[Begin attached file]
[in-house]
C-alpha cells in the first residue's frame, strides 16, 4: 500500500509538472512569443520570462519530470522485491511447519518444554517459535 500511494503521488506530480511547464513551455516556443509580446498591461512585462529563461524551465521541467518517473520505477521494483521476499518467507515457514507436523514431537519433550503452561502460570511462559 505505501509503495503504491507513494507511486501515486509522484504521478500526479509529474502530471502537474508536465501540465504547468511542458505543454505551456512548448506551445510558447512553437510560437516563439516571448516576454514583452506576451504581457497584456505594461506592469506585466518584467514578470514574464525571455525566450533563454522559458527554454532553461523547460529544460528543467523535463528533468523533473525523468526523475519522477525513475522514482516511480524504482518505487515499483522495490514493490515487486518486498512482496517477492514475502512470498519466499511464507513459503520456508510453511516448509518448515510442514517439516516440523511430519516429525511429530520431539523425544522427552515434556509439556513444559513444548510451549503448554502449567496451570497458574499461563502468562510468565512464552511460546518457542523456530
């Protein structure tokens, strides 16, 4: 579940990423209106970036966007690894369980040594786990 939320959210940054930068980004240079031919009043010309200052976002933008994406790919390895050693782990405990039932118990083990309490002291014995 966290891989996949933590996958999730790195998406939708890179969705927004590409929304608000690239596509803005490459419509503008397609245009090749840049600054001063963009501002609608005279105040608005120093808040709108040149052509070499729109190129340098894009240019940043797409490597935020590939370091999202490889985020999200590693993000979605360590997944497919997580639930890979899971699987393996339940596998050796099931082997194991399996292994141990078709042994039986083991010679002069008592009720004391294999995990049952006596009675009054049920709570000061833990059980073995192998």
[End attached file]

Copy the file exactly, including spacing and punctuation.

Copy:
[in-house]
C-alpha cells in the first residue's frame, strides 16, 4: 500500500509538472512569443520570462519530470522485491511447519518444554517459535 500511494503521488506530480511547464513551455516556443509580446498591461512585462529563461524551465521541467518517473520505477521494483521476499518467507515457514507436523514431537519433550503452561502460570511462559 505505501509503495503504491507513494507511486501515486509522484504521478500526479509529474502530471502537474508536465501540465504547468511542458505543454505551456512548448506551445510558447512553437510560437516563439516571448516576454514583452506576451504581457497584456505594461506592469506585466518584467514578470514574464525571455525566450533563454522559458527554454532553461523547460529544460528543467523535463528533468523533473525523468526523475519522477525513475522514482516511480524504482518505487515499483522495490514493490515487486518486498512482496517477492514475502512470498519466499511464507513459503520456508510453511516448509518448515510442514517439516516440523511430519516429525511429530520431539523425544522427552515434556509439556513444559513444548510451549503448554502449567496451570497458574499461563502468562510468565512464552511460546518457542523456530
């Protein structure tokens, strides 16, 4: 579940990423209106970036966007690894369980040594786990 939320959210940054930068980004240079031919009043010309200052976002933008994406790919390895050693782990405990039932118990083990309490002291014995 966290891989996949933590996958999730790195998406939708890179969705927004590409929304608000690239596509803005490459419509503008397609245009090749840049600054001063963009501002609608005279105040608005120093808040709108040149052509070499729109190129340098894009240019940043797409490597935020590939370091999202490889985020999200590693993000979605360590997944497919997580639930890979899971699987393996339940596998050796099931082997194991399996292994141990078709042994039986083991010679002069008592009720004391294999995990049952006596009675009054049920709570000061833990059980073995192998």